Monday, March 06, 2023
Idea of making vehicular-homicide convicts pay child support for surviving children spreads ‘like wildfire’ in states
|Police video from the Los Angeles Times|
States are seeking stronger ways to tackle drunk driving but what seems fair to some is seen by others as duplication of relief. In more than a third of the states, legislators “have introduced some form of ‘Bentley’s Law,’ which would require impaired drivers who are convicted of vehicular homicide to pay child support for the surviving children of their victims,” reports Austin Jenkins of Pluribus News.
Tennessee was the first state to pass the law. “Missouri lawmakers considered the idea last year but did not pass it,” and bills in Mississippi and Virginia have died,” Jenkins reports. “MADD’s tracking shows most of the other bills are still in committee.” A bill similar to Tennessee’s is moving through Washington state’s legislature.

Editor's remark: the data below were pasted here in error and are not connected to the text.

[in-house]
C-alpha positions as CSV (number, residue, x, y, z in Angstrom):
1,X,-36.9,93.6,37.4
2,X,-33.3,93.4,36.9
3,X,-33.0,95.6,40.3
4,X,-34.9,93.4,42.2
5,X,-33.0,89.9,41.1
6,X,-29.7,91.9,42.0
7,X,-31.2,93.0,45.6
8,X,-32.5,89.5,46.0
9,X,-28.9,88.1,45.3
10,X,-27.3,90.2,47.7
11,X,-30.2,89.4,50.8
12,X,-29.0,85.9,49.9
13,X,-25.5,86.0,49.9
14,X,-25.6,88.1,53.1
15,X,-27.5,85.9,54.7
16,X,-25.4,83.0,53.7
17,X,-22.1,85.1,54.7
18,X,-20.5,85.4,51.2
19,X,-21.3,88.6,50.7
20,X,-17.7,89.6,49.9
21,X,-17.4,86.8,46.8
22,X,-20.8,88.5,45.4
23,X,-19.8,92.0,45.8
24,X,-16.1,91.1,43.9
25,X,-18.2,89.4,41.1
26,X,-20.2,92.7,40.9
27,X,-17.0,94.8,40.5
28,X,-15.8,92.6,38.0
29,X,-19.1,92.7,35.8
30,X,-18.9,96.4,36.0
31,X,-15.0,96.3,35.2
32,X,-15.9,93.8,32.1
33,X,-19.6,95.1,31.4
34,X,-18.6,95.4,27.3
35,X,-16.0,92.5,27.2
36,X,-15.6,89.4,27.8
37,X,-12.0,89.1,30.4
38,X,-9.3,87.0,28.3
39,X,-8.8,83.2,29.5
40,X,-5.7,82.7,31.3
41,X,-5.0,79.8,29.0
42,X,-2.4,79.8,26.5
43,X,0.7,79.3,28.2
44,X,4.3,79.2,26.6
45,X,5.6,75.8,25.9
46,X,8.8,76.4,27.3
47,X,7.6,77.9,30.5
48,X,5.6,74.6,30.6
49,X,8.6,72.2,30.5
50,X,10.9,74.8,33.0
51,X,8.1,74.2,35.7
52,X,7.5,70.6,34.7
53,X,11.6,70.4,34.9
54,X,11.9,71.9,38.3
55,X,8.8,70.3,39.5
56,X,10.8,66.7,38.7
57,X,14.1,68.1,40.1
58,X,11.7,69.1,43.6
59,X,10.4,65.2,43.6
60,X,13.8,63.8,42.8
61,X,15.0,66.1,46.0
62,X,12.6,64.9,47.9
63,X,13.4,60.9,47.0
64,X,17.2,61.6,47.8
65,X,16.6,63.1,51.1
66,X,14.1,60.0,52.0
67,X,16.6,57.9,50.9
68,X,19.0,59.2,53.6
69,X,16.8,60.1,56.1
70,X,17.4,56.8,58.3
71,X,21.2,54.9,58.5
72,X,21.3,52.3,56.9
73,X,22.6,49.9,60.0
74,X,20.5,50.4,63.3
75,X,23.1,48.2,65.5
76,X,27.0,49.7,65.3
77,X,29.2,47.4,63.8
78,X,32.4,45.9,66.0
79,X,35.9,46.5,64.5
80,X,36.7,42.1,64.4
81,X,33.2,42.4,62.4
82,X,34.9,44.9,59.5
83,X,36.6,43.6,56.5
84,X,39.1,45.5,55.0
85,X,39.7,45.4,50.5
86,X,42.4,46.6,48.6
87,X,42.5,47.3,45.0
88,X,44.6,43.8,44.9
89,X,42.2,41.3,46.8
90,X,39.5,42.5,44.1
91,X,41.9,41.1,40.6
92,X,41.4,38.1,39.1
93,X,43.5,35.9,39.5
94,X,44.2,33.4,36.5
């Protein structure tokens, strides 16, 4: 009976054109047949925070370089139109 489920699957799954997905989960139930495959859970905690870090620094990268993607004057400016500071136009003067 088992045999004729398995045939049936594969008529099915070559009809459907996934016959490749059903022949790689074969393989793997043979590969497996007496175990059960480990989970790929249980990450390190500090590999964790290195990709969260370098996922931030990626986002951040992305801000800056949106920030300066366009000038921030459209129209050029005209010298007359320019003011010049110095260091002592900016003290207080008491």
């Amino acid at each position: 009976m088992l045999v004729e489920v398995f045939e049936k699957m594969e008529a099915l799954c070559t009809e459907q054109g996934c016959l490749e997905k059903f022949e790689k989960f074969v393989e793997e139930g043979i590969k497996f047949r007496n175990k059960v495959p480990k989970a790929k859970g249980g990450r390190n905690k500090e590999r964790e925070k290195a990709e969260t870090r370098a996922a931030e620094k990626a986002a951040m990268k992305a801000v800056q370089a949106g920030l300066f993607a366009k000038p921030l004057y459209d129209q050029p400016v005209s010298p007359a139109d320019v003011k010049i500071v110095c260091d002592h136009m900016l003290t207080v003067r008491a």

“In Virginia, the Family Law Coalition opposed the legislation,” Jenkins reports. Daniel Gray, the coalition’s chair, told Capital News, “There’s already a very expansive wrongful death statute that people can take advantage of and get relief of the type that this bill is trying to introduce.” Jenkins adds, “Concerns have been raised in some states about the logistics of implementing the child support requirement.”
Jenkins reports, “State lawmakers are paying fresh attention to the issue of drunk and drugged driving amid a concerning rise in roadway fatalities, including a 14% increase in alcohol-impaired driving deaths from 2019 to 2020. That trend has prompted some states to consider lowering the legal drunk driving limit from .08% blood-alcohol concentration to .05%. There are also proposals to expand the use of ignition interlock devices to prevent repeat drunk drivers.”